Jon Langmead’s recent review of the National’s Alligator here on PopMatters a little over a week ago was a bit controversial among our writers. While I respect Jon’s opinion, I couldn’t have disagreed more with his review, no matter how entertaining or well-written it may have been, and felt that he was unduly dismissive of a band that, in my opinion, deserved to be shown a lot more respect.
I should say that I don’t own any of the National’s previous albums, nor have I even been aware of their very existence until fairly recently. I came across Alligator on Emusic and downloaded the album a few days before Jon’s review appeared. I wasn’t blown away by it initially, yet after spending the better part of the week with it, I found it to be an excellent batch of melodic, well-executed songs with a lot of subtext lurking just beneath the surface. Jon’s beef seemed to be more with singer Matt Berninger’s lyrics than with anything else, which he described as “repellent, useless, and ridiculous.” That’s a tad unfair, really. It seems to me that this was an overly-harsh assessment of Berninger’s words, which were taken and used completely out of context. There are lyrical gems in most of the songs, and overall Berninger writes unpretentiously and delivers his lyrics convincingly and with a slightly Dadaist twist:
You were right about the end; it didn’t make a difference.
How can anybody know, how they got to be this way?
Everything I can remember, I remember wrong.
This is nothing like it was in my room, in my best clothes, thinking of you.
Where it’s random, and it’s common versus common.
I don’t subscribe to the point of view that rock lyricists should be elevated to literary heights, and I don’t think we should be expecting them to be John Steinbeck, or to somehow give us all the meaning of life. They’re merely commenting on things as they see them. Whether you feel it has merit or not, it’s still genuine.
Musically, there’s a mix and match approach to much of Alligator that works quite well. The band excels at establishing a mood and then playing within the dynamics of the song to keep things constantly moving and fresh. Drummer Bryan Devendorf is key to these shifts, and is one of the most musical drummers I’ve heard in some time. Not just content to stay in the pocket, Devendorf establishes the beat and then further explores the tonalities of the drums as an instrument in a manner that is sorely lacking in most rock music. His style is more akin to a jazz drummer’s finesse. Add guitars that strangely evoke double time country-style picking and Cure-style bass, and I can’t for the life of me see how it could be called “uninspiring” and “supremely unlikeable”. Songs like the piano-driven “Karen” and the chamber-pop of “The Geese of Beverly Road” contain some classic pop songwriting with a decidedly darker spin on things, while the heartbreaking two-fer of “Val Jester” and “Daughters of the SoHo Riots” contrast the more boisterous tracks like the Westerberg-sounding “Abel” and climactic album closer “Mr. November”. Alligator covers a lot of sonic territory, yet still manages to hold it all together to make a fine, cohesive long player.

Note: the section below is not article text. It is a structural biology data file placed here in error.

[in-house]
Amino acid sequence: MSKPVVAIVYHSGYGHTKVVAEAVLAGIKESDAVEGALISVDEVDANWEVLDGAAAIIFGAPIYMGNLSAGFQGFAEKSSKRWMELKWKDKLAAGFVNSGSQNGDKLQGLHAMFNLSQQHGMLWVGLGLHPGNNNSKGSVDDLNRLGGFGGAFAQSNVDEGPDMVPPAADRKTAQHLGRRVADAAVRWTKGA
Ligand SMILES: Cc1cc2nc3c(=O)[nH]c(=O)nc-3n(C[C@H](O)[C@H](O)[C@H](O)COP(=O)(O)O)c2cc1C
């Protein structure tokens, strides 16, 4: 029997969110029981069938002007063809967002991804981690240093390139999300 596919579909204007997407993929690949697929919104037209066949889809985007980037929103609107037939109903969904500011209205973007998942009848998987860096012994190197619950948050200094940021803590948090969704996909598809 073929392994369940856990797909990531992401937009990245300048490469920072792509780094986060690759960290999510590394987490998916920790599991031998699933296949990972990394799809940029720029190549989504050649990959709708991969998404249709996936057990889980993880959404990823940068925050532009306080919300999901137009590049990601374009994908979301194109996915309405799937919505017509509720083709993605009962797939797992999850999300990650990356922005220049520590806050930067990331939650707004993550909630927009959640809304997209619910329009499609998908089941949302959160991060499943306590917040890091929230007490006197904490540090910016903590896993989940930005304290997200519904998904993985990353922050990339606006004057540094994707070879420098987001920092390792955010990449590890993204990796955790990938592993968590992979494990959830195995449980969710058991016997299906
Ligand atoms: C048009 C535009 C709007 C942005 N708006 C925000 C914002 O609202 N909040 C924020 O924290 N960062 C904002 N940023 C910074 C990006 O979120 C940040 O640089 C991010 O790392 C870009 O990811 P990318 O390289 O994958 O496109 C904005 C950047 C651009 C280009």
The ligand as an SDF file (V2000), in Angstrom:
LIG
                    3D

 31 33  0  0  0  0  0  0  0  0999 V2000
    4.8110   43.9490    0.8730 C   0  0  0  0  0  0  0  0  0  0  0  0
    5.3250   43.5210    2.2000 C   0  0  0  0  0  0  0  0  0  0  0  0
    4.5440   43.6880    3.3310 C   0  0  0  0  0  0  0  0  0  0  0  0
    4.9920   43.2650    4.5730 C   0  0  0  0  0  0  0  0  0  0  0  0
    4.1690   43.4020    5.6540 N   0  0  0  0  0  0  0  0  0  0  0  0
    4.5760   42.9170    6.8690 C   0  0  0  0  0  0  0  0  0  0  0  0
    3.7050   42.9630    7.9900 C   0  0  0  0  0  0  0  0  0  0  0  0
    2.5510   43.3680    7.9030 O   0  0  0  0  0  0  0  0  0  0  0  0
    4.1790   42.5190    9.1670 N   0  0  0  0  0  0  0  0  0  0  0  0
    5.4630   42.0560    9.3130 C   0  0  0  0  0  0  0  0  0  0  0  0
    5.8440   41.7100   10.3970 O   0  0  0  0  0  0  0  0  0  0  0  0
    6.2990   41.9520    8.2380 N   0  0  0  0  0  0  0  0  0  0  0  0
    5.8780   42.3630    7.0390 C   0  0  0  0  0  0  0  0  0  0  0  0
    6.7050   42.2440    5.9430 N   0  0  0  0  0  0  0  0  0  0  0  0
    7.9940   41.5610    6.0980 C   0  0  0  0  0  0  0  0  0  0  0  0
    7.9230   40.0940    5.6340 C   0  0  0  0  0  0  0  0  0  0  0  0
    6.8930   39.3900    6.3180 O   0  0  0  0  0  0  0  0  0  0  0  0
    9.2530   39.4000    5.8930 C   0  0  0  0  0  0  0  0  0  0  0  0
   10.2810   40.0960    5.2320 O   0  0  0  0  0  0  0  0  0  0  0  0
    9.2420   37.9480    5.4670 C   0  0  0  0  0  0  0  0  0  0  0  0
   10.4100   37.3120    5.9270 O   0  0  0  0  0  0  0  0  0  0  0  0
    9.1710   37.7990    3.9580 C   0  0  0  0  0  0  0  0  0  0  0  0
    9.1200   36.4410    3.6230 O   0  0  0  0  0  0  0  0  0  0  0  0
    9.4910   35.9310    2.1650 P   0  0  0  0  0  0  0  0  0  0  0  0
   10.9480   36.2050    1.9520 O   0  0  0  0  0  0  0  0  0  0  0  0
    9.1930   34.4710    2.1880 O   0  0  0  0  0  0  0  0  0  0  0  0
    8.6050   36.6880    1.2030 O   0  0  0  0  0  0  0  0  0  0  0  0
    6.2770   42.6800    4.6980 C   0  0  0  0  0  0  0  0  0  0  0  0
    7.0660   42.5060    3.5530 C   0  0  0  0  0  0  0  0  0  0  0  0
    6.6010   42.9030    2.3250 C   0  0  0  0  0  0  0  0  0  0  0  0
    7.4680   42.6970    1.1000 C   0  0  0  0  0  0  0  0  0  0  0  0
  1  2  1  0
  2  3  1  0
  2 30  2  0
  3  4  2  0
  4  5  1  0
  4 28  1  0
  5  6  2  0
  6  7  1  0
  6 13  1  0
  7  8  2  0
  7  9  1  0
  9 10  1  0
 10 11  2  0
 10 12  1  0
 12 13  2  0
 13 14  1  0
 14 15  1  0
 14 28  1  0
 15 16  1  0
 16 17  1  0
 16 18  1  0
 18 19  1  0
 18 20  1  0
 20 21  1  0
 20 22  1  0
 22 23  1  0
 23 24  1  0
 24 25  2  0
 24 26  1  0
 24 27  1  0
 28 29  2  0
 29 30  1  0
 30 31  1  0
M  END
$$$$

I should also point out that while the National are considered a “Brooklyn” band, all of its members hail from Cincinnati, Ohio, and don’t really stylistically have much in common with Interpol, the Walkmen, or any other bands from the Williamsburg scene. For one thing, the band has a sly sense of self-effacing humor and a good grasp of social irony that is far more intelligent than say, the Yeah, Yeah, Yeahs for example. To lump them in with these bands is kind of misleading and not representative of what the band is doing on Alligator.
Finally, I find Matt Berninger’s voice to be warm, rich, and somewhat evocative of Leonard Cohen, and I feel it’s a good analogy to use in trying to explain what Berninger and the National are all about. Lyrically, Berninger is mining similar territory to Cohen’s, and while the band is seemingly open to any influence, I keep hearing the first two Psychedelic Furs albums as the foundation of the band’s sound. Call me crazy.
Alligator is one of those albums that slowly dawns on you. Given half a chance, it’s ultimately a very rewarding listening experience that I predict will continue to grow in stature as time passes. Jon—and our readers—would do well to give it another chance.